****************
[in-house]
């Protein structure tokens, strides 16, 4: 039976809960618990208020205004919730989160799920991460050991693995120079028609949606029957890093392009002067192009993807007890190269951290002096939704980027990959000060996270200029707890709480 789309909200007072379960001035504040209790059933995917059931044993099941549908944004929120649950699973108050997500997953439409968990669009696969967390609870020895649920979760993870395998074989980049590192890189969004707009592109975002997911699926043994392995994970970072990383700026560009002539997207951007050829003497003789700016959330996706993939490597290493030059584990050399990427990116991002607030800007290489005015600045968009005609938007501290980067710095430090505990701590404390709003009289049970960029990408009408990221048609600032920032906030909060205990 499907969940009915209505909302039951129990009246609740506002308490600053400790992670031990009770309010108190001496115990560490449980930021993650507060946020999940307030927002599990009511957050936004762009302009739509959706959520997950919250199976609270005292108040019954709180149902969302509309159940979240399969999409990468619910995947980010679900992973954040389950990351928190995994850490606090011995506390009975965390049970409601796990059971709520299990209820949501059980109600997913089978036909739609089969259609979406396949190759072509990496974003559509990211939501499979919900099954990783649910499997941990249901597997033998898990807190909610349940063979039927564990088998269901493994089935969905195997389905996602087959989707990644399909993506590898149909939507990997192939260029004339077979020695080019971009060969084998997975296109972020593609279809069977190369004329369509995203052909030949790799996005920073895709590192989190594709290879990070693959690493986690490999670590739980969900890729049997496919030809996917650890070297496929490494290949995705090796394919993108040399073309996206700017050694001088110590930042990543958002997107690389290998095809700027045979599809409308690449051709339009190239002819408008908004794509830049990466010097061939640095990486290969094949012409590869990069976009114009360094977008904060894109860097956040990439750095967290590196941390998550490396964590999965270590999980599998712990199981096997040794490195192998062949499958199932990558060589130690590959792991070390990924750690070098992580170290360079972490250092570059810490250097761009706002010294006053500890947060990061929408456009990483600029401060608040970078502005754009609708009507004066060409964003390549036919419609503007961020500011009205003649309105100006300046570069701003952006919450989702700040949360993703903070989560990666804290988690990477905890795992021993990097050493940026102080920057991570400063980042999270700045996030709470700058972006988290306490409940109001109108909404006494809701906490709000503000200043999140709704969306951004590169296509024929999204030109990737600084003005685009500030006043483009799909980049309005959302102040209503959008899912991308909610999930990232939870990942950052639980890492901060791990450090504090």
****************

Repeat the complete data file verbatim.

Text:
[in-house]
């Protein structure tokens, strides 16, 4: 039976809960618990208020205004919730989160799920991460050991693995120079028609949606029957890093392009002067192009993807007890190269951290002096939704980027990959000060996270200029707890709480 789309909200007072379960001035504040209790059933995917059931044993099941549908944004929120649950699973108050997500997953439409968990669009696969967390609870020895649920979760993870395998074989980049590192890189969004707009592109975002997911699926043994392995994970970072990383700026560009002539997207951007050829003497003789700016959330996706993939490597290493030059584990050399990427990116991002607030800007290489005015600045968009005609938007501290980067710095430090505990701590404390709003009289049970960029990408009408990221048609600032920032906030909060205990 499907969940009915209505909302039951129990009246609740506002308490600053400790992670031990009770309010108190001496115990560490449980930021993650507060946020999940307030927002599990009511957050936004762009302009739509959706959520997950919250199976609270005292108040019954709180149902969302509309159940979240399969999409990468619910995947980010679900992973954040389950990351928190995994850490606090011995506390009975965390049970409601796990059971709520299990209820949501059980109600997913089978036909739609089969259609979406396949190759072509990496974003559509990211939501499979919900099954990783649910499997941990249901597997033998898990807190909610349940063979039927564990088998269901493994089935969905195997389905996602087959989707990644399909993506590898149909939507990997192939260029004339077979020695080019971009060969084998997975296109972020593609279809069977190369004329369509995203052909030949790799996005920073895709590192989190594709290879990070693959690493986690490999670590739980969900890729049997496919030809996917650890070297496929490494290949995705090796394919993108040399073309996206700017050694001088110590930042990543958002997107690389290998095809700027045979599809409308690449051709339009190239002819408008908004794509830049990466010097061939640095990486290969094949012409590869990069976009114009360094977008904060894109860097956040990439750095967290590196941390998550490396964590999965270590999980599998712990199981096997040794490195192998062949499958199932990558060589130690590959792991070390990924750690070098992580170290360079972490250092570059810490250097761009706002010294006053500890947060990061929408456009990483600029401060608040970078502005754009609708009507004066060409964003390549036919419609503007961020500011009205003649309105100006300046570069701003952006919450989702700040949360993703903070989560990666804290988690990477905890795992021993990097050493940026102080920057991570400063980042999270700045996030709470700058972006988290306490409940109001109108909404006494809701906490709000503000200043999140709704969306951004590169296509024929999204030109990737600084003005685009500030006043483009799909980049309005959302102040209503959008899912991308909610999930990232939870990942950052639980890492901060791990450090504090």